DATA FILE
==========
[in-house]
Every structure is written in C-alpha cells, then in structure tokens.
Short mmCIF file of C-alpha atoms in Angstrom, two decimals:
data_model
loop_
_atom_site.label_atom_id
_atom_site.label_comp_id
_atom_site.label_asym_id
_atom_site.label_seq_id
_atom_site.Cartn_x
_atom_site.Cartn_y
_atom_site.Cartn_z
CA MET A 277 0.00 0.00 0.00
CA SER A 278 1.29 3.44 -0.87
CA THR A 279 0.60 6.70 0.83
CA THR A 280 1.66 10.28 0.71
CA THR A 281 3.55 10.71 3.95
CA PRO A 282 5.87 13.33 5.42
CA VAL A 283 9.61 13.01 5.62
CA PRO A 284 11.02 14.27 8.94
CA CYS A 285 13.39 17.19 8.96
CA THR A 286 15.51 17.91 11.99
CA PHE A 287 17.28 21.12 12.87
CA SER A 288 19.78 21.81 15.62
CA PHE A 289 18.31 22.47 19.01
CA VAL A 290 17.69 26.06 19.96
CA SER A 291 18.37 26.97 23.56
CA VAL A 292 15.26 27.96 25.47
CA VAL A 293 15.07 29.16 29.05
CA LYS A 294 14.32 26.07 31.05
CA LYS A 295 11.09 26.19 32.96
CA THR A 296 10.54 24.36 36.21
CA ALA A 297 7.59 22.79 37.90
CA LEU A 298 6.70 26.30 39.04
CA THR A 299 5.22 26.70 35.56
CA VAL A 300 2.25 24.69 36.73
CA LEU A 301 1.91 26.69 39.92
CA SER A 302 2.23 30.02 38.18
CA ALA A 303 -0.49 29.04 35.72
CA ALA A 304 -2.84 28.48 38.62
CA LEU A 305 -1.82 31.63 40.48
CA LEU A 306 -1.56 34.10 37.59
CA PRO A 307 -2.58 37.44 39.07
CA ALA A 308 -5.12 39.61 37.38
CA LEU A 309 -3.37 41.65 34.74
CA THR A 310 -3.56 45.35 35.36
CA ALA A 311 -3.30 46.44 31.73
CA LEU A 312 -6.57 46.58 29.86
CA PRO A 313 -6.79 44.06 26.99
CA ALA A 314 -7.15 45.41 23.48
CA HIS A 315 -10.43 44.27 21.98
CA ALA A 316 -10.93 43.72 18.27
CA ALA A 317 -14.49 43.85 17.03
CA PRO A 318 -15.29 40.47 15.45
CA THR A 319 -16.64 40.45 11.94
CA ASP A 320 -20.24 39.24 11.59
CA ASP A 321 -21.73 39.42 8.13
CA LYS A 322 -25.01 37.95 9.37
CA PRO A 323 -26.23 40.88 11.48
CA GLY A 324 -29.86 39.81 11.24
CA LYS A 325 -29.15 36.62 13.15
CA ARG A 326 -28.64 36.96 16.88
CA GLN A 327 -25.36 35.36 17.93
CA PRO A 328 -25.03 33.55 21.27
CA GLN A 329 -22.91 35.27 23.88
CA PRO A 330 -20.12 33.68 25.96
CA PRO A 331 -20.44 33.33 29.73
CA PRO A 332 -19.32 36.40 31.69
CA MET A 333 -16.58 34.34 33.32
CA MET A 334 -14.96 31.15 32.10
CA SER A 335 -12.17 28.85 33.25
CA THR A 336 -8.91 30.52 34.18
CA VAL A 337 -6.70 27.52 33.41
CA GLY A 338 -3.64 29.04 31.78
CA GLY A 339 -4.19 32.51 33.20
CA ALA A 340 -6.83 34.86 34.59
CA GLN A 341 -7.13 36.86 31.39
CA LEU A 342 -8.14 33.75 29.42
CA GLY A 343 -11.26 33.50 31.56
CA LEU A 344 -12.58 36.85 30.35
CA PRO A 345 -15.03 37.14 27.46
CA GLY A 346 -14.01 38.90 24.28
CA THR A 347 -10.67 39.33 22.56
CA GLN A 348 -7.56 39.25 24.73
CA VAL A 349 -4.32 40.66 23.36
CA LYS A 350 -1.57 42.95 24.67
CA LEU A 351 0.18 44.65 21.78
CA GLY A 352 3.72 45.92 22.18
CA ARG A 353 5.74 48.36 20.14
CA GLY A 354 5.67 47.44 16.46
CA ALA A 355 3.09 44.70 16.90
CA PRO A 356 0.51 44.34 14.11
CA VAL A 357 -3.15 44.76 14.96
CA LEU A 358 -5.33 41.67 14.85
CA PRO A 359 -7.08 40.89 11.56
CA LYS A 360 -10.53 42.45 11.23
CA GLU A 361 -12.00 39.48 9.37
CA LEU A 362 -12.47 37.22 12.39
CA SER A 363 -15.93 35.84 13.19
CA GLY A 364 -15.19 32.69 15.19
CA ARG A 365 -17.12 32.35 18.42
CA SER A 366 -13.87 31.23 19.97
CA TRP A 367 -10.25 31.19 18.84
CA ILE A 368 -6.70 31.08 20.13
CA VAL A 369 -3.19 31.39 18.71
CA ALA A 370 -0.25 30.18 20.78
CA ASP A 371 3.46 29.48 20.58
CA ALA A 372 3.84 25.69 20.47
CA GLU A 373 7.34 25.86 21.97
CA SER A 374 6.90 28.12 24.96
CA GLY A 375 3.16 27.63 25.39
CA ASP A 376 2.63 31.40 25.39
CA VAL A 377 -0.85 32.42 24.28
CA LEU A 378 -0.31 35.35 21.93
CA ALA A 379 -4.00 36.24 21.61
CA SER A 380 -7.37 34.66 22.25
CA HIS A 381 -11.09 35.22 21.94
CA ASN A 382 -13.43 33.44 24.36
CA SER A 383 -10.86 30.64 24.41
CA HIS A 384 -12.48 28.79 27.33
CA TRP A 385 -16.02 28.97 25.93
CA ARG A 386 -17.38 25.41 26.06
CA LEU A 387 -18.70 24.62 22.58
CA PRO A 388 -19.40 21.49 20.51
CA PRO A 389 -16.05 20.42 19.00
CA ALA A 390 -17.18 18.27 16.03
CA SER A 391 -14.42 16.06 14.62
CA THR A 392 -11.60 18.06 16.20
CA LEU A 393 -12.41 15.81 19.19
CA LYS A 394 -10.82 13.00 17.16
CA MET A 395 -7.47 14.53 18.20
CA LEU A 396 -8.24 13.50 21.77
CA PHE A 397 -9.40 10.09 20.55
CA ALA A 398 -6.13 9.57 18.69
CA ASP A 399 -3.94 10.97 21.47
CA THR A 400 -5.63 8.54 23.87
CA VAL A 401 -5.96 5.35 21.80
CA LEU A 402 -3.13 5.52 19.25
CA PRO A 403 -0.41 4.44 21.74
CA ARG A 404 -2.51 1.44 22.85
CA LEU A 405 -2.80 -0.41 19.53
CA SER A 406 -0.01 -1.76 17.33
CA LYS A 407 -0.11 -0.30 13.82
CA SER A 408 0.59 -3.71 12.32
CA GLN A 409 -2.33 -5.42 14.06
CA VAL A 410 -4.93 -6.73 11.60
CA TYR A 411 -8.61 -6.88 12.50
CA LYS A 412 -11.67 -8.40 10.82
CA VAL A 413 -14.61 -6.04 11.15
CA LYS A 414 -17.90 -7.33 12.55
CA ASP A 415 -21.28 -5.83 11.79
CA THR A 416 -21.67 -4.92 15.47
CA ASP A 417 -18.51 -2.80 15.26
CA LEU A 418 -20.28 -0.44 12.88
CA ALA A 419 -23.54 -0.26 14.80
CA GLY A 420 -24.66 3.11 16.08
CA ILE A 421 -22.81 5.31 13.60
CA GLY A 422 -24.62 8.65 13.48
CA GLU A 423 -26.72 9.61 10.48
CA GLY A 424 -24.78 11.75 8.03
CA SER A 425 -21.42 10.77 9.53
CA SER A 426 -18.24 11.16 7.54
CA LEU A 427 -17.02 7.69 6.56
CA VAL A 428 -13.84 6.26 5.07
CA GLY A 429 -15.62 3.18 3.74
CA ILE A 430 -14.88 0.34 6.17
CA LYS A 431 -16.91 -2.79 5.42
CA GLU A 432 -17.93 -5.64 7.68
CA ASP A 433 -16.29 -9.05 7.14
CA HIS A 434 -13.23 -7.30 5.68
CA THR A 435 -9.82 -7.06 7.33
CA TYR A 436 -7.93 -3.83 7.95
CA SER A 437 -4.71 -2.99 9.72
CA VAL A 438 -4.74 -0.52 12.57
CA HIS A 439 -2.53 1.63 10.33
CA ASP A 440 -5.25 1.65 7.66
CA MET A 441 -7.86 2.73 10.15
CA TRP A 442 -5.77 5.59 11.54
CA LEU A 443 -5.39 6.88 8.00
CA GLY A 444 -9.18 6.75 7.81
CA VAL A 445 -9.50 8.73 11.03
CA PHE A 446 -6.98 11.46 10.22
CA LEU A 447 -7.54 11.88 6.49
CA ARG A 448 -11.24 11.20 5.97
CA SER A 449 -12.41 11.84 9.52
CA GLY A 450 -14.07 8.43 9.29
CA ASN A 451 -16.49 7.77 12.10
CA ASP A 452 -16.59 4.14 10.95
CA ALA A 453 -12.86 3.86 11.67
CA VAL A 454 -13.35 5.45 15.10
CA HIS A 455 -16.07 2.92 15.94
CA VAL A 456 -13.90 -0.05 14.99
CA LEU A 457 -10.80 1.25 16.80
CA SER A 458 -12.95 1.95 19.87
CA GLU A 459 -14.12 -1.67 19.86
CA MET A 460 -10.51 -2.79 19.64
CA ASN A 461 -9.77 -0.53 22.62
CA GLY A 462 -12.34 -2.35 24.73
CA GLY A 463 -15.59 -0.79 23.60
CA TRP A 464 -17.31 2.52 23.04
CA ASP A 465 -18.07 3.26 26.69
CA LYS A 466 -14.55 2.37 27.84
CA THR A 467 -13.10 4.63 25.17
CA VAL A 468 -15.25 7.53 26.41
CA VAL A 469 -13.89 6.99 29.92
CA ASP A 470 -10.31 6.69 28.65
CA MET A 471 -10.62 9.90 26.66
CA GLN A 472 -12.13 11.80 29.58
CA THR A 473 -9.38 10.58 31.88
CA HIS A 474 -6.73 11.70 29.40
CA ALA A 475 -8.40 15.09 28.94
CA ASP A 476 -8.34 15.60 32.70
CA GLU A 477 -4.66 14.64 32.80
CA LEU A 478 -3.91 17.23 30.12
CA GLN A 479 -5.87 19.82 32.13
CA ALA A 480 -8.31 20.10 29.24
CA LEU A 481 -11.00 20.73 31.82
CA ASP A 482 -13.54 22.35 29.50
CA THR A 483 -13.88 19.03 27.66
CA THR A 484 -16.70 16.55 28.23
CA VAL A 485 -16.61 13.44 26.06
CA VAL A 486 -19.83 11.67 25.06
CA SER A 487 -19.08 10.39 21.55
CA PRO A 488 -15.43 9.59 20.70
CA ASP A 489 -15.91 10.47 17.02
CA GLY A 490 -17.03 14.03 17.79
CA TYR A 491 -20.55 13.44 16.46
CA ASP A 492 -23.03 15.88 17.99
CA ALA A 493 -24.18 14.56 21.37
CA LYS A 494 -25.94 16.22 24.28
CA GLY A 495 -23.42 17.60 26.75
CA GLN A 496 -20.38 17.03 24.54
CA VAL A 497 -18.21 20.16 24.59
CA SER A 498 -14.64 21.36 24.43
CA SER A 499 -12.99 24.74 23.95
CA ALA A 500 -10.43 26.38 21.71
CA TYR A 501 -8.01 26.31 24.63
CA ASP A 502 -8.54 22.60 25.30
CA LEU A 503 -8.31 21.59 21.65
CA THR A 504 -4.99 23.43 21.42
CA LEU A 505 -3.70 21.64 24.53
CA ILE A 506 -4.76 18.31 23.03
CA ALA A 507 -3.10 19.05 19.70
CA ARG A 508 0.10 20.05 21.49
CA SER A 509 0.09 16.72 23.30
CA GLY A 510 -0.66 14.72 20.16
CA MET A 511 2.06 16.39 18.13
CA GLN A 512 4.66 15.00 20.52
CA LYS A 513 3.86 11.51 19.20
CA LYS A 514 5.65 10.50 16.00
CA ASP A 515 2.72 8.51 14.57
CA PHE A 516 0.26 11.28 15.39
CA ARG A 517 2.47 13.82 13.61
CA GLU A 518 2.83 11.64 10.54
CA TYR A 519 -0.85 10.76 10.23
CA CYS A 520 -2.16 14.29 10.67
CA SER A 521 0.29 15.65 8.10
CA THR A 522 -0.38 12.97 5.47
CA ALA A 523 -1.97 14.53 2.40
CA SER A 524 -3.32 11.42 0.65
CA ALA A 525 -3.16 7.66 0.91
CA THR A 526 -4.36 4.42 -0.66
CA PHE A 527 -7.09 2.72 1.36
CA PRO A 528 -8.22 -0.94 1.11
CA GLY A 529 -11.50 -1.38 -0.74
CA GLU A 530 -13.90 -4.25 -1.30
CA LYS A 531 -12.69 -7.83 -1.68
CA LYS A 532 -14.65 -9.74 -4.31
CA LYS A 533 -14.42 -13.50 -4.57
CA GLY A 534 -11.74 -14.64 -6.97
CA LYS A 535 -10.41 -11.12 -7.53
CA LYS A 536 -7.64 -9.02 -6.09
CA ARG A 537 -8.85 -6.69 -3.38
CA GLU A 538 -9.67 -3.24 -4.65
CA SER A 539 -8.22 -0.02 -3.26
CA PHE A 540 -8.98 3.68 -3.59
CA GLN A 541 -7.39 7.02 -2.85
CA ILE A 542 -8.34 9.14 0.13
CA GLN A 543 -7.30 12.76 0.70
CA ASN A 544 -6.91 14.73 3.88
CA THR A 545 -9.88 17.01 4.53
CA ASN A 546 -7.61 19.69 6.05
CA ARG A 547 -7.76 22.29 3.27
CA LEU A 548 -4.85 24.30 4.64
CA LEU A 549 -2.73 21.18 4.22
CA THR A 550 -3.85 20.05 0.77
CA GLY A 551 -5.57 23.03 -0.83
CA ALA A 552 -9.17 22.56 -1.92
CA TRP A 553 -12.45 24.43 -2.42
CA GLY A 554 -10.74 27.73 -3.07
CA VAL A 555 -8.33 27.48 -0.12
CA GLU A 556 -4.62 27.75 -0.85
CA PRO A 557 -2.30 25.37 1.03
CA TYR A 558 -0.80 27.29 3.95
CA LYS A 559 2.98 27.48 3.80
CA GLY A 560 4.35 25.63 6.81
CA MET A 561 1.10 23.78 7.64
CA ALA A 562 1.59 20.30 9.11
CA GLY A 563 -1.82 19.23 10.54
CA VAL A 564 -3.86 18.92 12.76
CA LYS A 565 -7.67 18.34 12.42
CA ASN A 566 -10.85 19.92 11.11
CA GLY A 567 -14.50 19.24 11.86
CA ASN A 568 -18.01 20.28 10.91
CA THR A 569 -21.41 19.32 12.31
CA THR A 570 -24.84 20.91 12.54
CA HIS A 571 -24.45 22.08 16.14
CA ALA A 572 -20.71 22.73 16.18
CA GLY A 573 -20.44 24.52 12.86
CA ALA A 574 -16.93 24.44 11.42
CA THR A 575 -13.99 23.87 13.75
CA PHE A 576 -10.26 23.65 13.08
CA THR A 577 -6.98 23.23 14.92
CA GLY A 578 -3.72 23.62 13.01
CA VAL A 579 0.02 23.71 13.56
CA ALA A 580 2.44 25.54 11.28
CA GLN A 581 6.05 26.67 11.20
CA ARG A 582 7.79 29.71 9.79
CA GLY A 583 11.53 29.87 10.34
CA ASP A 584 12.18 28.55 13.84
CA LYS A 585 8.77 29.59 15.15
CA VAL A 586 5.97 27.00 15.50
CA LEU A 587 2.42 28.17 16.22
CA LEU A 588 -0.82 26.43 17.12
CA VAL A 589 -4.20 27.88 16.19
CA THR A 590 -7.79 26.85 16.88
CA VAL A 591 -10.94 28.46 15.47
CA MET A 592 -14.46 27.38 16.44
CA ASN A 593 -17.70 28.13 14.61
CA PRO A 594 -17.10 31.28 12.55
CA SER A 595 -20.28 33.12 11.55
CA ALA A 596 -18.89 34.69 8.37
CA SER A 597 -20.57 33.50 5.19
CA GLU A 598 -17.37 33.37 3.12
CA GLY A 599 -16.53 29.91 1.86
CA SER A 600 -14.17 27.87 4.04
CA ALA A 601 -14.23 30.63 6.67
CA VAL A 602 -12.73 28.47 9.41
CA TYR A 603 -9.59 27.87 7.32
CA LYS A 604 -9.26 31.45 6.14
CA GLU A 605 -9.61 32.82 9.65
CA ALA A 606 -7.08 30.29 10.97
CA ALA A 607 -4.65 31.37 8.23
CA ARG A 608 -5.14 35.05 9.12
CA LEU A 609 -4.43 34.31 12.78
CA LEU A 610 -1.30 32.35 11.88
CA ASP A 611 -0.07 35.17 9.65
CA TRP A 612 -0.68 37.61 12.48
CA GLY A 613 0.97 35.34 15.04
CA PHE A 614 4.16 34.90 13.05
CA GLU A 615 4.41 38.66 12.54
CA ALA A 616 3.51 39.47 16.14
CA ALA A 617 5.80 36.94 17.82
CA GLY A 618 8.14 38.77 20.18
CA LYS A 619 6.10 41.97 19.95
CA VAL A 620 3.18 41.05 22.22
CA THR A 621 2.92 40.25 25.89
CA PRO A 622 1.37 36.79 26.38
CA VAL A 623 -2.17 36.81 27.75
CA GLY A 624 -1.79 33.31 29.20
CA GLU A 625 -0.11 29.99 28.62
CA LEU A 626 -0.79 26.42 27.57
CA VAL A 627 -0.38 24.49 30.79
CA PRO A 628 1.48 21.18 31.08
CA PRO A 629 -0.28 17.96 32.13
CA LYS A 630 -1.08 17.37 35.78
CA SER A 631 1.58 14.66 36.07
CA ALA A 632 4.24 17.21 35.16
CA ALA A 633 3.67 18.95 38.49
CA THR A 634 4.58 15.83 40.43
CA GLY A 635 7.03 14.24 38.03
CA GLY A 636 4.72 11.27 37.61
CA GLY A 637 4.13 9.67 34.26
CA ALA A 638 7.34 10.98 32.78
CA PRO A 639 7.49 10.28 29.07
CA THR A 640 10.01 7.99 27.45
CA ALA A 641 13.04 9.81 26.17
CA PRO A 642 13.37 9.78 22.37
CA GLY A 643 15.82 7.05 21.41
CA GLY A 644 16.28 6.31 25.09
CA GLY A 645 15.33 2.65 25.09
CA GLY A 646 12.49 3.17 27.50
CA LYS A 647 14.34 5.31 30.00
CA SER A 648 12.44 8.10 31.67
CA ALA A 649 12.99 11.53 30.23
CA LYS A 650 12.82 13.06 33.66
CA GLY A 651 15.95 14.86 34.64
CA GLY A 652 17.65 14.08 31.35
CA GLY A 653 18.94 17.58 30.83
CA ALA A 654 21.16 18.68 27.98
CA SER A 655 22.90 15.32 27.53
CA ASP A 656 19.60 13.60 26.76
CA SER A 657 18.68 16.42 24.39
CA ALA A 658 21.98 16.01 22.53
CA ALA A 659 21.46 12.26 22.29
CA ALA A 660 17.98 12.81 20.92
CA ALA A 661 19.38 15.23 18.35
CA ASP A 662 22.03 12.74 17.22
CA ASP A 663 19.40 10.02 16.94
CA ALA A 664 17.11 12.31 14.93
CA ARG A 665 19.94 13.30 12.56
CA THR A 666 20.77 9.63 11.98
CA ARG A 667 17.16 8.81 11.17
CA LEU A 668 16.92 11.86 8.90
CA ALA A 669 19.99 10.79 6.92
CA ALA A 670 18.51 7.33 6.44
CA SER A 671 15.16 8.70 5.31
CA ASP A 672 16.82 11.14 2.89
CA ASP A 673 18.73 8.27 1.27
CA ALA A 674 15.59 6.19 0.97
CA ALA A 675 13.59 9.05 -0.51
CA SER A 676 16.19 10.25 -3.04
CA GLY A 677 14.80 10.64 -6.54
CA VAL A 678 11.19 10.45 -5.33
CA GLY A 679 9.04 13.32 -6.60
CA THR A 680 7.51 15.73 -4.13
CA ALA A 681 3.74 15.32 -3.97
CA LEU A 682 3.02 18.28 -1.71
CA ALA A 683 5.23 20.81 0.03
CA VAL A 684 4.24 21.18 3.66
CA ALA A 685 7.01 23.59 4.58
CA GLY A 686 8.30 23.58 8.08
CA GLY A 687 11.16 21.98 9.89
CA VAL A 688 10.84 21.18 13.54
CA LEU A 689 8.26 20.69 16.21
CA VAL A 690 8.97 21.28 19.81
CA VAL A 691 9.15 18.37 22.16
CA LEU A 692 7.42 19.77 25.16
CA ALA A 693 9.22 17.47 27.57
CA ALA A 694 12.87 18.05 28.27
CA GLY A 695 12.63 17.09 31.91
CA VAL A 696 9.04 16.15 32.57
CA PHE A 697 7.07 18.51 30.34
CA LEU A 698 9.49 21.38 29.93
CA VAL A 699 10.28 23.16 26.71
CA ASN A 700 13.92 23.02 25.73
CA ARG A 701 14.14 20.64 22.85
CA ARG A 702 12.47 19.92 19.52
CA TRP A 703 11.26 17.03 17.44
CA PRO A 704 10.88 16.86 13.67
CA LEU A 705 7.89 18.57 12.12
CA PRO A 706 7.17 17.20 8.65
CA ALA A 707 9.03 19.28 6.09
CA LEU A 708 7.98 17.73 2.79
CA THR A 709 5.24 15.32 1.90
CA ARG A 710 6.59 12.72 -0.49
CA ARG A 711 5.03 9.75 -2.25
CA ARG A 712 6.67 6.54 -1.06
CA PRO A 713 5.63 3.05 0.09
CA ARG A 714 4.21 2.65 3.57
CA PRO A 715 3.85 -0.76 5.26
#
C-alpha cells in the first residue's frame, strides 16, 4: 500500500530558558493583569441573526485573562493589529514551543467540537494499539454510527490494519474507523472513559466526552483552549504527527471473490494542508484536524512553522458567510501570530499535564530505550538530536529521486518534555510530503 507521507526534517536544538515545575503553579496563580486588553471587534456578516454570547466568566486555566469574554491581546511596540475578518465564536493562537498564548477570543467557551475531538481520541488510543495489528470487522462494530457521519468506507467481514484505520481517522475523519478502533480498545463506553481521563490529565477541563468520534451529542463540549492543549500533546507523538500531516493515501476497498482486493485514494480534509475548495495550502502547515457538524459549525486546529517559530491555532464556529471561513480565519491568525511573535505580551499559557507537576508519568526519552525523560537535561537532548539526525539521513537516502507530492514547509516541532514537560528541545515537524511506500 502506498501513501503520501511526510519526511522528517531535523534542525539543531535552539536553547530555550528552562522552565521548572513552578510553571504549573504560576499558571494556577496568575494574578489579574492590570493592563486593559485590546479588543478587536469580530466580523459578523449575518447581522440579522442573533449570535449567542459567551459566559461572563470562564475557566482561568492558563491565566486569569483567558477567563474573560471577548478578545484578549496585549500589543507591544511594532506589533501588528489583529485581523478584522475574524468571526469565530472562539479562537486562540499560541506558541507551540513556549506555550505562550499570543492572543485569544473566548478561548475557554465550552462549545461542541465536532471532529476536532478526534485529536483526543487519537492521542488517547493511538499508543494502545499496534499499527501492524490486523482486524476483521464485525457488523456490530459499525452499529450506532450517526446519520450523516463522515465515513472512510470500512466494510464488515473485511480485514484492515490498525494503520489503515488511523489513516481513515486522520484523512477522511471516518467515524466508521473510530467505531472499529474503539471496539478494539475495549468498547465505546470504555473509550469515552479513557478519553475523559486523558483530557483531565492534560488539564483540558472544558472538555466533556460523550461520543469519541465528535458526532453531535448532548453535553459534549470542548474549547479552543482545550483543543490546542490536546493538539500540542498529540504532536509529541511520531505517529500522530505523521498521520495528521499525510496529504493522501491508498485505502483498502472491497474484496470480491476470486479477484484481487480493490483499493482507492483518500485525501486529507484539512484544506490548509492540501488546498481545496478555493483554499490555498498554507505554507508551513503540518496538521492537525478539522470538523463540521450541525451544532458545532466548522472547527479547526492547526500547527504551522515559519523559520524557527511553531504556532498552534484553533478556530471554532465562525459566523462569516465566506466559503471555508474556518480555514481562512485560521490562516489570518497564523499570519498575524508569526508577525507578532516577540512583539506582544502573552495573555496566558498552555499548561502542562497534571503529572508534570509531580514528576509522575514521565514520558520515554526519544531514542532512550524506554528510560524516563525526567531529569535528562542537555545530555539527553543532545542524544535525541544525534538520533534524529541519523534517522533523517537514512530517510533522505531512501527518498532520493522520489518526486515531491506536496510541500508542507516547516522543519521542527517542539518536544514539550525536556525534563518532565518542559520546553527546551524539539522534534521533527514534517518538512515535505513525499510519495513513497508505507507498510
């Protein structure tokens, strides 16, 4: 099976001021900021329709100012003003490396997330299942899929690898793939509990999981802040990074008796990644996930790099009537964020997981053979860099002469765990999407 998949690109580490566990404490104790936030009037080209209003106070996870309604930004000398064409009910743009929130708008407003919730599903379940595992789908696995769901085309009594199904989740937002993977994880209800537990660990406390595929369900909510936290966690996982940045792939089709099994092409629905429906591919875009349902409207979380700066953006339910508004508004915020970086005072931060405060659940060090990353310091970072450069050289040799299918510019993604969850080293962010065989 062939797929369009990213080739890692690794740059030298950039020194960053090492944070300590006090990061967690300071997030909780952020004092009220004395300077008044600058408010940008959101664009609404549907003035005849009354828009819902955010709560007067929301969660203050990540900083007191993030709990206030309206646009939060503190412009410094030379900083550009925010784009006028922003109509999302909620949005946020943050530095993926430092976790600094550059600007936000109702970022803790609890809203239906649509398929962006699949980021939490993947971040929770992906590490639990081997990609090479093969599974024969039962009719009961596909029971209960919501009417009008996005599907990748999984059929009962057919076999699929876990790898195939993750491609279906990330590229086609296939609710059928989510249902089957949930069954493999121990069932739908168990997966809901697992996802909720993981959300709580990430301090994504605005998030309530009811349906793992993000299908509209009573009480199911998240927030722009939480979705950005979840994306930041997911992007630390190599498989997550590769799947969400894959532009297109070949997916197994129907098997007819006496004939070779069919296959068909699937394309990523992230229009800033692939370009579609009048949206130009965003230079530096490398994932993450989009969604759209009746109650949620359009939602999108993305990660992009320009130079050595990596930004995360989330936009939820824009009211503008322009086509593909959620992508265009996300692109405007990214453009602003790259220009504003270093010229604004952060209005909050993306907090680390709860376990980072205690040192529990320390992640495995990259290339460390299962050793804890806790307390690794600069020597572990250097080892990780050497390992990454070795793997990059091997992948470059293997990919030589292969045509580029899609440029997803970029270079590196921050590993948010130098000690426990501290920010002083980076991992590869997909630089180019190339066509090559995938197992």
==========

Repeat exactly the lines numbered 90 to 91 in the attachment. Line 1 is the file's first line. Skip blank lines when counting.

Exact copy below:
CA GLY A 354 5.67 47.44 16.46
CA ALA A 355 3.09 44.70 16.90